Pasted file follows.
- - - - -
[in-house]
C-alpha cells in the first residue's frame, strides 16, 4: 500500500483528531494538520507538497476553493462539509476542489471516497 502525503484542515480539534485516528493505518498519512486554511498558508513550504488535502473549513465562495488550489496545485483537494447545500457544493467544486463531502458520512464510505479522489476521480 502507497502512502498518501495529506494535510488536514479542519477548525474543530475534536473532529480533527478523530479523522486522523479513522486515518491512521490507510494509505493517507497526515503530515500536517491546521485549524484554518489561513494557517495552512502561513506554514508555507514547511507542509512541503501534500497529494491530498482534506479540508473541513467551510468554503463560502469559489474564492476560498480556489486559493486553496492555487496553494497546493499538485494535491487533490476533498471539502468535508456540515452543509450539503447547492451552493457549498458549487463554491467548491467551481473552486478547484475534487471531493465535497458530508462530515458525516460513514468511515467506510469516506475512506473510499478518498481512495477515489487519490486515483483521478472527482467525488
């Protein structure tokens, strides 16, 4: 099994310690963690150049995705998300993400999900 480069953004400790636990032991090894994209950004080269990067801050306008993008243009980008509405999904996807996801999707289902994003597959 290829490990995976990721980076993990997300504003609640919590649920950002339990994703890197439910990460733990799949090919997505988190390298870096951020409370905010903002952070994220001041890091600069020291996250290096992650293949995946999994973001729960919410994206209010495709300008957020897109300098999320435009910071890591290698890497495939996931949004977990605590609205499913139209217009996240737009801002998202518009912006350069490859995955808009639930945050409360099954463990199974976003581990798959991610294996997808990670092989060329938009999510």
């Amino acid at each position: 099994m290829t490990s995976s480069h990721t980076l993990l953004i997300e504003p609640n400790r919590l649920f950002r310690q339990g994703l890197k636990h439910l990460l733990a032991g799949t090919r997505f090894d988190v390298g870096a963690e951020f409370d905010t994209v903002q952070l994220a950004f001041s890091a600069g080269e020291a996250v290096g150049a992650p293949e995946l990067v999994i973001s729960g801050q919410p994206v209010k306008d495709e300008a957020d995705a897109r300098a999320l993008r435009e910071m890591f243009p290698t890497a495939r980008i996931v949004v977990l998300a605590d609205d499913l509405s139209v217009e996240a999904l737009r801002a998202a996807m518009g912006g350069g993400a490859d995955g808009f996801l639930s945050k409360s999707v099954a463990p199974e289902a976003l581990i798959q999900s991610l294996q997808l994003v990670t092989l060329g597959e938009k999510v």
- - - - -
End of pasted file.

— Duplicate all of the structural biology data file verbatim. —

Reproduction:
[in-house]
C-alpha cells in the first residue's frame, strides 16, 4: 500500500483528531494538520507538497476553493462539509476542489471516497 502525503484542515480539534485516528493505518498519512486554511498558508513550504488535502473549513465562495488550489496545485483537494447545500457544493467544486463531502458520512464510505479522489476521480 502507497502512502498518501495529506494535510488536514479542519477548525474543530475534536473532529480533527478523530479523522486522523479513522486515518491512521490507510494509505493517507497526515503530515500536517491546521485549524484554518489561513494557517495552512502561513506554514508555507514547511507542509512541503501534500497529494491530498482534506479540508473541513467551510468554503463560502469559489474564492476560498480556489486559493486553496492555487496553494497546493499538485494535491487533490476533498471539502468535508456540515452543509450539503447547492451552493457549498458549487463554491467548491467551481473552486478547484475534487471531493465535497458530508462530515458525516460513514468511515467506510469516506475512506473510499478518498481512495477515489487519490486515483483521478472527482467525488
């Protein structure tokens, strides 16, 4: 099994310690963690150049995705998300993400999900 480069953004400790636990032991090894994209950004080269990067801050306008993008243009980008509405999904996807996801999707289902994003597959 290829490990995976990721980076993990997300504003609640919590649920950002339990994703890197439910990460733990799949090919997505988190390298870096951020409370905010903002952070994220001041890091600069020291996250290096992650293949995946999994973001729960919410994206209010495709300008957020897109300098999320435009910071890591290698890497495939996931949004977990605590609205499913139209217009996240737009801002998202518009912006350069490859995955808009639930945050409360099954463990199974976003581990798959991610294996997808990670092989060329938009999510």
């Amino acid at each position: 099994m290829t490990s995976s480069h990721t980076l993990l953004i997300e504003p609640n400790r919590l649920f950002r310690q339990g994703l890197k636990h439910l990460l733990a032991g799949t090919r997505f090894d988190v390298g870096a963690e951020f409370d905010t994209v903002q952070l994220a950004f001041s890091a600069g080269e020291a996250v290096g150049a992650p293949e995946l990067v999994i973001s729960g801050q919410p994206v209010k306008d495709e300008a957020d995705a897109r300098a999320l993008r435009e910071m890591f243009p290698t890497a495939r980008i996931v949004v977990l998300a605590d609205d499913l509405s139209v217009e996240a999904l737009r801002a998202a996807m518009g912006g350069g993400a490859d995955g808009f996801l639930s945050k409360s999707v099954a463990p199974e289902a976003l581990i798959q999900s991610l294996q997808l994003v990670t092989l060329g597959e938009k999510v």